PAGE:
Pip Williams, author of the exquisite historical novel The Dictionary of Lost Words, reflects on the work of women in compiling the Oxford English Dictionary.
On 6 June 1928, one hundred and fifty men gathered in London’s Goldsmiths Hall to celebrate the completion of the Oxford English Dictionary (OED). The guests were men who had served the Dictionary for decades or months or not at all. They ate Saumon bouilli with sauce Hollandaise, and they drank 1907 Chateau Margaux.
Among the guests was Professor J.R.R. Tolkien. He had not yet written The Hobbit, but after serving in WWI he spent a couple of years in the Scriptorium (a grand name for the garden shed where the Dictionary was being compiled) defining words beginning with Wa. We can thank him for waggle and walrus and warlock. I’d like to think he was also consulted on wizard, but there is no evidence of this.
Gentlemen representing The Times, The Daily Telegraph and The Manchester Guardian were also invited. As were scholars, editors, clerks, men of the cloth, knights of the realm and a humble school headmaster.
They poured into the Hall and found their places at three long tables arranged in front of another, higher, table. These were the lesser men, though some wore robes and most were in tuxedos. A bell rang and they turned to see the Prime Minister, Stanley Baldwin, being chaperoned by the Prime Warden, Sir William Pope, to the high table. Other honoured guests followed and champagne glasses were filled with a 1917 Pommery & Greno.
I know what they ate because I’ve seen the menu. I know who was there because I have a copy of the seating plan. I also know that there were three people who did not have a seat at any of the tables, but history records their presence in the balcony that overlooks the Hall.
I have had to imagine so much to make sense of why these three were missing from the guest list, and how it might have felt to watch the celebration unfold.
So here I am, on the balcony looking down.
It is a concession to the rules of Goldsmiths Hall that I am here at all, so I should be grateful. I look to my right, and there are the three: Edith Thompson, Eleanor Bradley and Rosfrith Murray. These women have been working on the OED for decades. Few men in the Hall below can claim longer service. Rosfrith is the daughter of Sir James Murray, the first and most celebrated editor. She has been employed to serve the Dictionary since she was 17. I follow her gaze to the high table where her brothers, Oswyn and Harold, sit opposite the Prime Minister. As children, they all helped sort slips containing quotations, but it is Rosfrith who chose to dedicate her life to the project. I look to Eleanor, her wire-framed spectacles make her look more serious than she is. Eleanor is the daughter of Henry Bradley, the Dictionary’s second editor. She has been collating and defining words longer than Rosfrith. And then there’s Edith, my favourite. She is an old woman now and I imagine she is reflecting on the first words she contributed to the Dictionary. Her name can be found among the acknowledgements of volumes from A to Z.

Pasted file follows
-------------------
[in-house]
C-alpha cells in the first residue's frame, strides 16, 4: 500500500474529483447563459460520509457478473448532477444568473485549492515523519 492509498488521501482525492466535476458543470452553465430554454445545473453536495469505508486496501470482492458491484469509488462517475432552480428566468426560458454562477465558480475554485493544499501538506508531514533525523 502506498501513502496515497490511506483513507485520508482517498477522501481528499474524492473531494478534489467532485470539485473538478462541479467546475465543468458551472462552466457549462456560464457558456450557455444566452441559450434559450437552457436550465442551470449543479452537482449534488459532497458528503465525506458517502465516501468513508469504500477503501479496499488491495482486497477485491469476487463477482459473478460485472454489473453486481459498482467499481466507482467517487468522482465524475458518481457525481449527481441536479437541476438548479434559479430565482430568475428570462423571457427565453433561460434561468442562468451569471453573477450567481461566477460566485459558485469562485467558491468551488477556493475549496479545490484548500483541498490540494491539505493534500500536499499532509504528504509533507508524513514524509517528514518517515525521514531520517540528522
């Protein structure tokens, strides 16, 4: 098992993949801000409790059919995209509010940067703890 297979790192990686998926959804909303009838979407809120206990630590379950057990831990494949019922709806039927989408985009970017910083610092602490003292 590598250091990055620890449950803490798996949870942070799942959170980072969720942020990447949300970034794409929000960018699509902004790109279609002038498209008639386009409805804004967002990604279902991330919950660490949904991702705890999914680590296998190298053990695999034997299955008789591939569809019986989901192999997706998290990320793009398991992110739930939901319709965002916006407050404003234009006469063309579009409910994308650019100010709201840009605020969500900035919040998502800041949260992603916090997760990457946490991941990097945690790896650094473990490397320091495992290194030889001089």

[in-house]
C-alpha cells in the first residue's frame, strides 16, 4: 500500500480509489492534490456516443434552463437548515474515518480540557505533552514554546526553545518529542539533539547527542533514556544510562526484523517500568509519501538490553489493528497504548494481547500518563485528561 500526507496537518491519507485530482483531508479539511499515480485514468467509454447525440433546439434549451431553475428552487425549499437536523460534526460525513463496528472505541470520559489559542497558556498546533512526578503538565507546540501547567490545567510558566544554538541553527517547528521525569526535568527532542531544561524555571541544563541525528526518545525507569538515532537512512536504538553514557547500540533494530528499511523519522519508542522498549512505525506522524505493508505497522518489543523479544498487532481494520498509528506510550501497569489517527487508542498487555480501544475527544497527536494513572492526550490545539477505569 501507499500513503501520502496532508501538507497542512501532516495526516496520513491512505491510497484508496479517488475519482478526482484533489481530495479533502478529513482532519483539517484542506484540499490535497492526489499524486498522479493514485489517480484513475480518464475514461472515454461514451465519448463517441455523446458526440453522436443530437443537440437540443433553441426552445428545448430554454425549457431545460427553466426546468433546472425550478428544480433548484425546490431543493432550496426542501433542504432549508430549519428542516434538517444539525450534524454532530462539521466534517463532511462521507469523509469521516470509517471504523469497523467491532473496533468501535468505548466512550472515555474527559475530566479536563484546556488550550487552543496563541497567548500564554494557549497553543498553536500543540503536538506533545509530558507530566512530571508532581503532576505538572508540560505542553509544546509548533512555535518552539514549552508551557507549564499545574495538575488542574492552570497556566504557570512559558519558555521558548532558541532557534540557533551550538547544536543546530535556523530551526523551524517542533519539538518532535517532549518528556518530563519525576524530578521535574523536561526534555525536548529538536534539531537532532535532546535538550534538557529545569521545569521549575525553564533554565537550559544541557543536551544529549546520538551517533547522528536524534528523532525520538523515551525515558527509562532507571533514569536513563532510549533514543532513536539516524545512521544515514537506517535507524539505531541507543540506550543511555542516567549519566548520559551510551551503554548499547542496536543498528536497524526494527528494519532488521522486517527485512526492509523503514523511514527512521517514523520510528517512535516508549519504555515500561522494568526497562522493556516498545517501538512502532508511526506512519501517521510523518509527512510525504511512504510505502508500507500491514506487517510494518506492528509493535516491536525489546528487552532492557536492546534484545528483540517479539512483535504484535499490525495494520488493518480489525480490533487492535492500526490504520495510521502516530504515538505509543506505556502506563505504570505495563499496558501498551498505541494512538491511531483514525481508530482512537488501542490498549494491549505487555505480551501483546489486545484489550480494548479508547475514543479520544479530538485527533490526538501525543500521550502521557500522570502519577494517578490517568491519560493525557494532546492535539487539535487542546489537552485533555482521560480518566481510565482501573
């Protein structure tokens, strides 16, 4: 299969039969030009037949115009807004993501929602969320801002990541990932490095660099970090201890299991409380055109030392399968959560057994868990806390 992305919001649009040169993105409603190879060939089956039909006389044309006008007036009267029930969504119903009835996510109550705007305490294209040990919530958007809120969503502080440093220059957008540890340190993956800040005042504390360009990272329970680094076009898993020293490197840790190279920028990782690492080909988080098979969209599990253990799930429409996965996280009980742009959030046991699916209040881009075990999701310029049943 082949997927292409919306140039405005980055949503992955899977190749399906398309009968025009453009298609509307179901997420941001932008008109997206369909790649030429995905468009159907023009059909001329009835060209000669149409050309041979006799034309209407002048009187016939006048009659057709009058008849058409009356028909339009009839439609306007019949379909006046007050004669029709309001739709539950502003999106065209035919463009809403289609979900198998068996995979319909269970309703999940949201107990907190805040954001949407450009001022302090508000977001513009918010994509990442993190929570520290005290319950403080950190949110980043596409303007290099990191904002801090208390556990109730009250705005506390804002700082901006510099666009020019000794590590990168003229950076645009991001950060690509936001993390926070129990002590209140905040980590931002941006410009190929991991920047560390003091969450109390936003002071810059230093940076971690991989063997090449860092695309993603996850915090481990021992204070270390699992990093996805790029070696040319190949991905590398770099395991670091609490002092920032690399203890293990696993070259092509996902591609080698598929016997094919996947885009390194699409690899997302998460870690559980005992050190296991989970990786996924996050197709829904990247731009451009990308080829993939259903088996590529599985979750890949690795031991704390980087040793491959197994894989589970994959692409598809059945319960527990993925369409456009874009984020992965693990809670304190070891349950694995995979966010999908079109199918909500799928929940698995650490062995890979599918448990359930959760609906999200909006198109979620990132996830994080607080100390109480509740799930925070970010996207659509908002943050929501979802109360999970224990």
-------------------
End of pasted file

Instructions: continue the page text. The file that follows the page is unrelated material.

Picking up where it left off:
The soup course is served – tortue claire. Perhaps the Prime Minister has a distaste for turtle. He chooses now to make a toast to the editors and staff of the Oxford English Dictionary. He taps his silver dessert spoon on an empty crystal glass. The chime rings loud and clear. The Hall falls silent.
‘Perhaps before I begin I may make a confession about the Dictionary. I have not read it. But if ever a work was destined for eternity, that is it.’
Mr Baldwin speaks for some time. My companions and I lean on the banister of the little balcony, straining to hear. The movement is a relief; the seats are hard and the space cramped.
‘The Oxford English Dictionary is the greatest enterprise of its kind in history, and I ask you therefore to drink to the health of its editors and staff.’
The Prime Minister raises his glass and every man in the Hall does the same. It is a symphony of crystal and there is a jubilant congratulating hum directed towards those who are known to have spent their time defining the words. There are 150 men in that hall and not one looks to the balcony.
I turn to the women. Do they feel this snub as I do? I mime the raising of a glass. They are surprised to see me, but happy to play along. We come together in a silent celebration of the contributions they have made to this great enterprise.
I wish I could tell them that the Prime Minister was right, that the Dictionary was destined for eternity. And I wish I could tell them, that nearly a century later, the women who continue their work have been given a place at the table.
Read an excerpt from The Dictionary of Lost Words and support your local bookshop by ordering a copy online.